Published: October 2012
Source: I purchased this book from Amazon.
If the melt-down, flood, plague, the third World War, new Ice Age, Rapture, alien invasion, clamp-down, meteor, or something else entirely hit today, what would tomorrow look like? Some of the biggest names in YA and adult literature answer that very question in this short story anthology, each story exploring the lives of teen protagonists raised in catastrophe’s wake—whether set in the days after the change, or decades far in the future.
New York Times bestselling authors Gregory Maguire, Garth Nix, Susan Beth Pfeffer, Carrie Ryan, Beth Revis, and Jane Yolen are among the many popular and award-winning storytellers lending their talents to this original and spellbinding anthology.
I'm torn on an overall rating for this collection because it's far more polarized than I usually tend to find these anthologies. I'm really into dystopian literature, so naturally I love the theme of the anthology, and there were quite a few stories that I really loved, but there were also several that just didn't do it for me at all.
As I usually do when reviewing short story collections, I will be skipping story summaries and just offering my brief thoughts on each story.
The Segment by Genevieve Valentine
This story was a great start to this anthology. It is a truly bleak and depressing world the author has envisioned, and I felt for the main character immediately. This one kept me on my toes, in the best way. Great tension.
After the Cure by Carrie Ryan
Loved this. I was really surprised that this story had nothing to do with The Forest of Hands and Teeth (which I love) but it was so nice to read something really different by Carrie Ryan. This story was beautifully written and perfect for this collection.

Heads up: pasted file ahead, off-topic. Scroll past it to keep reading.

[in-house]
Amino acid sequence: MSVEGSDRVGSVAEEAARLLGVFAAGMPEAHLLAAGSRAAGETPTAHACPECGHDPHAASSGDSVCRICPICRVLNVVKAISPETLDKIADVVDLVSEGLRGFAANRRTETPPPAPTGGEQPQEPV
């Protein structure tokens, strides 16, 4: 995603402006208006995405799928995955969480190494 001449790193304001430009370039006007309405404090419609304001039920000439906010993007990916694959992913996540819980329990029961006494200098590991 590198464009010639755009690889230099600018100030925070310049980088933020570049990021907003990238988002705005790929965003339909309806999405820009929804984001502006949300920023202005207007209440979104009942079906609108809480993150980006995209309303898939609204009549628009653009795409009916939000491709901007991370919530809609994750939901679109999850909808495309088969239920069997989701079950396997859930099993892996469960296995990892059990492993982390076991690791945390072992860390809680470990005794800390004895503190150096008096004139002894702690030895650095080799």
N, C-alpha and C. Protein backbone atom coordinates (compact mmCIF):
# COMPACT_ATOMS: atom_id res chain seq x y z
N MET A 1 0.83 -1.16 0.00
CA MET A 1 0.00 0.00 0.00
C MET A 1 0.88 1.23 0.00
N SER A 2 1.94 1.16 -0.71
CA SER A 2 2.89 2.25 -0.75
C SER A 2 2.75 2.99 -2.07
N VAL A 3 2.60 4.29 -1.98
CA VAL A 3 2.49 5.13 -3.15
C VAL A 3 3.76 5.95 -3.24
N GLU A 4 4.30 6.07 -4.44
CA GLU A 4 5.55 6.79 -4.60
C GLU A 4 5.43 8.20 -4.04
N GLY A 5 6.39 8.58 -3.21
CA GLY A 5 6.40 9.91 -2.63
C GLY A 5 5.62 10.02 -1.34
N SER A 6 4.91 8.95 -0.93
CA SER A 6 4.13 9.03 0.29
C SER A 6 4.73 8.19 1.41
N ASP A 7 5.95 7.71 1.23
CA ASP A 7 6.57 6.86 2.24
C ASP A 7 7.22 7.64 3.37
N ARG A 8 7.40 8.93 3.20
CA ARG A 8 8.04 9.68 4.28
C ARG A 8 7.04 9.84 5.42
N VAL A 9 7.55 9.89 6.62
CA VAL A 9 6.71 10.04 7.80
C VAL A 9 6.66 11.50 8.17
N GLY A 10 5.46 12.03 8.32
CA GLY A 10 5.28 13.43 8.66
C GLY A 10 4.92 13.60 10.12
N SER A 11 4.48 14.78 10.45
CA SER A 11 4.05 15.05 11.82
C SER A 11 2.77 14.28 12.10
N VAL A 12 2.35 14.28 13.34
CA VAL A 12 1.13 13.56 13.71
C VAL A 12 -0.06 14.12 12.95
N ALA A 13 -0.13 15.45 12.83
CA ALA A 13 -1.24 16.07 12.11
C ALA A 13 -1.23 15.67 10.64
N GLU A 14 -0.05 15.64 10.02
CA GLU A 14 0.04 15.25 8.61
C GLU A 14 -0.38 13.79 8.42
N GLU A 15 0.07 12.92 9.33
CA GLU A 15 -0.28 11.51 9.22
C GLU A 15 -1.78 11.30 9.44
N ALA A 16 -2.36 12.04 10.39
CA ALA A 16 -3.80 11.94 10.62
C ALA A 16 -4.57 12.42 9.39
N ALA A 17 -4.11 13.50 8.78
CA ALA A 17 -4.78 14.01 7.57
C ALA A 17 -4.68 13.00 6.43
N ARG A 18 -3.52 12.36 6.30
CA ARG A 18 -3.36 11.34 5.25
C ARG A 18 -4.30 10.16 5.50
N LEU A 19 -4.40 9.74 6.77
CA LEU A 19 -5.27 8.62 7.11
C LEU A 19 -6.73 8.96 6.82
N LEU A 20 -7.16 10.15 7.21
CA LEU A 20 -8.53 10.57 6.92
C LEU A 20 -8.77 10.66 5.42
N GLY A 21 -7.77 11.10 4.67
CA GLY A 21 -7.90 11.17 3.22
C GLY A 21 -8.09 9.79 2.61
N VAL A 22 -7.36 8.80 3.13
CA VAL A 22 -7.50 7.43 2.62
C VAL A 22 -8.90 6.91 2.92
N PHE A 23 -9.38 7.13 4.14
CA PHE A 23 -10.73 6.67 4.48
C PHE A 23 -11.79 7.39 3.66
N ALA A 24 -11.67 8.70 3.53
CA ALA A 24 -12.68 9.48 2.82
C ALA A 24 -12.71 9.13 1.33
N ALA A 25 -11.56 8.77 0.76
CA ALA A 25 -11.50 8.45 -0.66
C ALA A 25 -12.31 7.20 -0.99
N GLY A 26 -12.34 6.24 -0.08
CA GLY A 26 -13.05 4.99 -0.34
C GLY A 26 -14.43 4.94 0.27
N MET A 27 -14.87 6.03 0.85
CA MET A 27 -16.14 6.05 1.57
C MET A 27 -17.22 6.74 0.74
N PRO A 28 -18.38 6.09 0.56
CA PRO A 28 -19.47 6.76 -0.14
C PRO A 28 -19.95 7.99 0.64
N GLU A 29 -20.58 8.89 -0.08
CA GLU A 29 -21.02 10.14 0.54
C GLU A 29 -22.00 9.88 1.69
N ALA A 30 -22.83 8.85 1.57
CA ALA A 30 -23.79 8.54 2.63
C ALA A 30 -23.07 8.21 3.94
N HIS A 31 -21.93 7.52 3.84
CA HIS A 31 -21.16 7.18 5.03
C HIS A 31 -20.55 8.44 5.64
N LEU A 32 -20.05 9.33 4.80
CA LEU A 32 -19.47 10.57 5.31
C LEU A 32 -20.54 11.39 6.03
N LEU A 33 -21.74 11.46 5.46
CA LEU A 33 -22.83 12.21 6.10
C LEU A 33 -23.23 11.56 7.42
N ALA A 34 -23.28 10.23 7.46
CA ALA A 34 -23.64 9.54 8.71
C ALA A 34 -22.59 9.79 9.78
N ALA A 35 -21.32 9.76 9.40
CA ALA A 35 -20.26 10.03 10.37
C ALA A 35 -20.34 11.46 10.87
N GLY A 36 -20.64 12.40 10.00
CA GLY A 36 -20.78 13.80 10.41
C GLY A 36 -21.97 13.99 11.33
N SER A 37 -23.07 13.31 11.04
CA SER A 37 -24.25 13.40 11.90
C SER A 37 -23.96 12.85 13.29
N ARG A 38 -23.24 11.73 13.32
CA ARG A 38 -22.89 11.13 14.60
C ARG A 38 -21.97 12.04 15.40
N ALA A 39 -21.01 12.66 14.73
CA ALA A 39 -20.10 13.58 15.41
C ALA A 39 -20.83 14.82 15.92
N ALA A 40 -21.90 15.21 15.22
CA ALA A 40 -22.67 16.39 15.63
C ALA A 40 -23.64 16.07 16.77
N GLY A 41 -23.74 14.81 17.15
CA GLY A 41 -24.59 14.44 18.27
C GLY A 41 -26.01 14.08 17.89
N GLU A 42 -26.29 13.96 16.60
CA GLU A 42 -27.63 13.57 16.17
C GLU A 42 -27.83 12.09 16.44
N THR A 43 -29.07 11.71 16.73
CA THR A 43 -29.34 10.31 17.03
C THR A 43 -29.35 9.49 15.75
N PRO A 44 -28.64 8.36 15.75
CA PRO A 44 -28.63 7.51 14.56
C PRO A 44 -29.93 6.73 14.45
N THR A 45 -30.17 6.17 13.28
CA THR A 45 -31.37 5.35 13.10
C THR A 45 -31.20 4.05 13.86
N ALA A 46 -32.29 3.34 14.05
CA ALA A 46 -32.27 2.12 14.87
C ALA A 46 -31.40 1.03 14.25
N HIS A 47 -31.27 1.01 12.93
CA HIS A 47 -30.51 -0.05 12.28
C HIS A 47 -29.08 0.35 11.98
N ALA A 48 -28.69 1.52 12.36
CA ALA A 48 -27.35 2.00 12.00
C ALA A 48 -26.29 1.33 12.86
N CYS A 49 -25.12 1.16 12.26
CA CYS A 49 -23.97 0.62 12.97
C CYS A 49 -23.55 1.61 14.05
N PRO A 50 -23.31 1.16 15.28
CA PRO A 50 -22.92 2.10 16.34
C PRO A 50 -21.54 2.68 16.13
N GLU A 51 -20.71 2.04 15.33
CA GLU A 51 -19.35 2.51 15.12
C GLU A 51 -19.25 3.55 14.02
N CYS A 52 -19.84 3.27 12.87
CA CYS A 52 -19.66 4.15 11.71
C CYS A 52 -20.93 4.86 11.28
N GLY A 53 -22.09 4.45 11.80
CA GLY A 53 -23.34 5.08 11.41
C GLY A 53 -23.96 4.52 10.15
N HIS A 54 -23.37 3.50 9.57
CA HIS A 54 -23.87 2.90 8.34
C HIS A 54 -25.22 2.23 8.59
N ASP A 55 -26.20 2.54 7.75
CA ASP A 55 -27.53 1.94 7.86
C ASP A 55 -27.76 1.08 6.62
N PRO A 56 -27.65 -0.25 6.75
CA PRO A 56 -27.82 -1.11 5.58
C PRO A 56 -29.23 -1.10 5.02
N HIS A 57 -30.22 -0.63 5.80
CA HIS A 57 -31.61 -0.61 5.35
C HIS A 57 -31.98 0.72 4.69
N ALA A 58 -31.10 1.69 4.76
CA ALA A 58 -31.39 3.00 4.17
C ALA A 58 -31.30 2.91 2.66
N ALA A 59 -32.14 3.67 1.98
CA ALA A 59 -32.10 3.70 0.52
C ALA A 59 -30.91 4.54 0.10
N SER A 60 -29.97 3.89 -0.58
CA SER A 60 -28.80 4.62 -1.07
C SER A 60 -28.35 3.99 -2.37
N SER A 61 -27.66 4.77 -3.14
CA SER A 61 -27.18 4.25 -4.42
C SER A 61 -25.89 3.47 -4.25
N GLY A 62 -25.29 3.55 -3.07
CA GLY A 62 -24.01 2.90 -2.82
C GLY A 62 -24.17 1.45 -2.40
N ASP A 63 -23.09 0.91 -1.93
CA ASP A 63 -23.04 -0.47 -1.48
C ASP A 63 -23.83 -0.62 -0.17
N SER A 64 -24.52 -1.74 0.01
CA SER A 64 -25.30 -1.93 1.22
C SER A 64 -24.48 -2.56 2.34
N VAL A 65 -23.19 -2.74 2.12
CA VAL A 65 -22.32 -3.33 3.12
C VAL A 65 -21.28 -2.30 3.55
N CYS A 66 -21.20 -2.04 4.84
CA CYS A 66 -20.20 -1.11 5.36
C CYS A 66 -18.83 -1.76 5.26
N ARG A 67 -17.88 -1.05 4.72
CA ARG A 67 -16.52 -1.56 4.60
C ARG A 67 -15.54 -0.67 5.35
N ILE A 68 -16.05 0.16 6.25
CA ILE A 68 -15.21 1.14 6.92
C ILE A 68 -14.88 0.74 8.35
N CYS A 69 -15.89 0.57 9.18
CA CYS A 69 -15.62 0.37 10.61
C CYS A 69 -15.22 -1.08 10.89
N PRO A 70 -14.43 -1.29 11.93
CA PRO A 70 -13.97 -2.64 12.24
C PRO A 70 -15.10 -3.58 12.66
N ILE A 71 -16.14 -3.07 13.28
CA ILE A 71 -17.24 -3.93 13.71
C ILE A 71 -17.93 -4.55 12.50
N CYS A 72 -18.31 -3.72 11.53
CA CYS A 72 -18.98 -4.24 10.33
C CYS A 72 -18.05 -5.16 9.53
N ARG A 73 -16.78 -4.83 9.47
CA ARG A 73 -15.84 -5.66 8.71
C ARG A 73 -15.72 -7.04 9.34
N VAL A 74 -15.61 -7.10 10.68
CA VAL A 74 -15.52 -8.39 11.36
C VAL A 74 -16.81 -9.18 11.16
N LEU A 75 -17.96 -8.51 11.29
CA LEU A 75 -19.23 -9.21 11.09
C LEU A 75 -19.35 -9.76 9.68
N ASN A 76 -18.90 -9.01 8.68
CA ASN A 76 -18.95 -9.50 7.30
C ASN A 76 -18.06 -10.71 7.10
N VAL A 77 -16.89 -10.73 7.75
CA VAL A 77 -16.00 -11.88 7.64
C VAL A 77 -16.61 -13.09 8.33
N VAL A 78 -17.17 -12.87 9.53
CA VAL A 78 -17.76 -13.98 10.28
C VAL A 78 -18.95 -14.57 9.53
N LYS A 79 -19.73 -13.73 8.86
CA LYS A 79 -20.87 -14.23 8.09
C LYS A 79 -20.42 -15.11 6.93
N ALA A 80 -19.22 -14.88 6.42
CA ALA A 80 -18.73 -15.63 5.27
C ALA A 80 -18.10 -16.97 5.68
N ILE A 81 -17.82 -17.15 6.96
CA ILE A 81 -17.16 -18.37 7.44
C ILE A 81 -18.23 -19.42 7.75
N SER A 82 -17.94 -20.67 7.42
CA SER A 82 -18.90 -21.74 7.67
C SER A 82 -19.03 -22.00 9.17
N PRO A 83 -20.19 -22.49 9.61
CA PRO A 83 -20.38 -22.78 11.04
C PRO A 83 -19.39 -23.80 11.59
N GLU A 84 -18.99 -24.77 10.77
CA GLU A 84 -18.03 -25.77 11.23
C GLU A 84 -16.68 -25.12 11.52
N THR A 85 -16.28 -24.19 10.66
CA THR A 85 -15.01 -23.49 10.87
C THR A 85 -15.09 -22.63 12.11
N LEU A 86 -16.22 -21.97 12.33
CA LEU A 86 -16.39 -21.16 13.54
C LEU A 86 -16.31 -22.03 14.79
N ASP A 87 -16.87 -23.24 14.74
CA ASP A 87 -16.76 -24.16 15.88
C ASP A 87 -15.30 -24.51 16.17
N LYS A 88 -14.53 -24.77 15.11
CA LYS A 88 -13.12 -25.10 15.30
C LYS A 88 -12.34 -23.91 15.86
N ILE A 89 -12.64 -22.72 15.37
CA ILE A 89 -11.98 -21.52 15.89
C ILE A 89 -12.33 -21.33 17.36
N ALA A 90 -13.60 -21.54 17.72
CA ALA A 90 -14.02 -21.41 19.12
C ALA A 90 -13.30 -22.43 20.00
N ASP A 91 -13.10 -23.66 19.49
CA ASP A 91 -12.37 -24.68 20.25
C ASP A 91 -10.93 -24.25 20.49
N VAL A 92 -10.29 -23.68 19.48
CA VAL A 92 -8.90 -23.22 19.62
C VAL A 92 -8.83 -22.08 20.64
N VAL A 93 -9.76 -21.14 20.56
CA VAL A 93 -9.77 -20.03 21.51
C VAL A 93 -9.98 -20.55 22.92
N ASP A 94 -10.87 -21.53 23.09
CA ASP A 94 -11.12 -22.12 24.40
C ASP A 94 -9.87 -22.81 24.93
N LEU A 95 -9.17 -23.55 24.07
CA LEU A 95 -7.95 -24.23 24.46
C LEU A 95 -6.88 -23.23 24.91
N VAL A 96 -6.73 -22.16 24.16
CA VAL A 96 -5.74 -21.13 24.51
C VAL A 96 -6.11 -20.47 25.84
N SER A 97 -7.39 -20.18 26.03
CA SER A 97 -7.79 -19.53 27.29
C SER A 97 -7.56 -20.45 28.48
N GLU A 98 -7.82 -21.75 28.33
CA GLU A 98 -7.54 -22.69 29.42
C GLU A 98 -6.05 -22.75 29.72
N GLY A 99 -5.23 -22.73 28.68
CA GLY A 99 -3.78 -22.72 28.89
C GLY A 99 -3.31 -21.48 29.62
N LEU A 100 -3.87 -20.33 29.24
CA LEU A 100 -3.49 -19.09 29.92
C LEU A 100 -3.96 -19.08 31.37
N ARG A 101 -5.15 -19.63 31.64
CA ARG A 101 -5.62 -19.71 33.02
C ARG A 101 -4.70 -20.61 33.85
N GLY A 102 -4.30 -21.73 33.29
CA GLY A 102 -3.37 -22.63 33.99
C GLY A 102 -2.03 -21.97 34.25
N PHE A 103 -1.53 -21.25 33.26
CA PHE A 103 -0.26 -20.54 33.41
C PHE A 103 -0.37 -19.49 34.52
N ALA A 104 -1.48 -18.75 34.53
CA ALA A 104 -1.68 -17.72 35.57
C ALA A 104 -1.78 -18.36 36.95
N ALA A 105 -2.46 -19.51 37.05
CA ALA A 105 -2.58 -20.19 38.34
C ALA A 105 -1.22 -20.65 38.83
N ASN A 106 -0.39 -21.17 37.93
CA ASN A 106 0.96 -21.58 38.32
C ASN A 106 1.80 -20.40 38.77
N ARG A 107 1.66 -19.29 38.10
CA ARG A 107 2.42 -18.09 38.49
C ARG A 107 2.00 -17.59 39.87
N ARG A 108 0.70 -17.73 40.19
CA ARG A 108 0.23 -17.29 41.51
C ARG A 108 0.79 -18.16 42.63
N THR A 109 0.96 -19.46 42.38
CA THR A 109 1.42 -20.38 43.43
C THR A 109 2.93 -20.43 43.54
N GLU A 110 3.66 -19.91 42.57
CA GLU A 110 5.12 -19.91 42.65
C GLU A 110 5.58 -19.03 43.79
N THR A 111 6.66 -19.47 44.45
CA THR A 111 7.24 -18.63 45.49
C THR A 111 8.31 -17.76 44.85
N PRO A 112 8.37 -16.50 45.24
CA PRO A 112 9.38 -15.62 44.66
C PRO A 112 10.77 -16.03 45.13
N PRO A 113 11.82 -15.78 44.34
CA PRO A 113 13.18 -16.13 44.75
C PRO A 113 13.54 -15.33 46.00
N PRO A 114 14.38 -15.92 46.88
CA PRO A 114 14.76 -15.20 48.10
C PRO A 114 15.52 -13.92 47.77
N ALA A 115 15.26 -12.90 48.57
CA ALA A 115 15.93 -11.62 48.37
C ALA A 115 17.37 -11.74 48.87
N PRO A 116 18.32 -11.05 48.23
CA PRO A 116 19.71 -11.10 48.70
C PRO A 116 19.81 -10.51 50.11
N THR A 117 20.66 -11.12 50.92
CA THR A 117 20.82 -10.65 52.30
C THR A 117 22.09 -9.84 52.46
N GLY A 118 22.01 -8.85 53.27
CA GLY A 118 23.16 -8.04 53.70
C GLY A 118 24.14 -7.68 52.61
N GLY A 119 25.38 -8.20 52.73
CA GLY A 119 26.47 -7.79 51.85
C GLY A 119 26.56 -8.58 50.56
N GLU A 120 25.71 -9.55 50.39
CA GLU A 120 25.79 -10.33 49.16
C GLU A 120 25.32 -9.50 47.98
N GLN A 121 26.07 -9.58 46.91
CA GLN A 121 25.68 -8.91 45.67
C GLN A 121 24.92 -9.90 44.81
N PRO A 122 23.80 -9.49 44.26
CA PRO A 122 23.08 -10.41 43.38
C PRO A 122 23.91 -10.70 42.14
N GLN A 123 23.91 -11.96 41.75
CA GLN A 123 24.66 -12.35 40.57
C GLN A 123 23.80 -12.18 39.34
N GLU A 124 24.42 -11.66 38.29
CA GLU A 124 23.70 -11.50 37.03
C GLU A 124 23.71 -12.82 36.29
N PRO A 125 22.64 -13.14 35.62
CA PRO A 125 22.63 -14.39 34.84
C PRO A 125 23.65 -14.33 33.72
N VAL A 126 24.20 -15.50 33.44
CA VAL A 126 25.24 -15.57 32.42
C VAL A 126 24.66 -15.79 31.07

Valedictorian by N. K. Jemisin
Fantastic. I connected with the main character immediately, I was completely horrified by the world she found herself in, and I would love to read about whatever comes next for her.
Visiting Nelson by Katherine Langrish
I'm middle of the road on this one... It was mostly good but not great for me, but there were certain aspects that I really enjoyed, as well as one really successful creepy moment.
All I Know of Freedom by Carol Emshwiller
I enjoyed this story well enough, though I kept worrying about the fate of the dog, and I found that somewhat distracting. Kitten sadness. :( There was some good stuff here but I didn't love it.
The Other Elder by Beth Revis
This story frustrated me the moment I saw the title, just because I love Beth Revis, and I love Across the Universe, but when am I going to get to read something new and different by her? I skipped this one out of frustration, so I'm not giving it a rating.
The Great Game at the End of the World by Matthew Kressel
This story was so freaking bizarre, and I definitely think it's a love it or hate it kind of weirdness, but I loved it. Some nice poignant moments between family members in this one.
Reunion by Susan Beth Pfeffer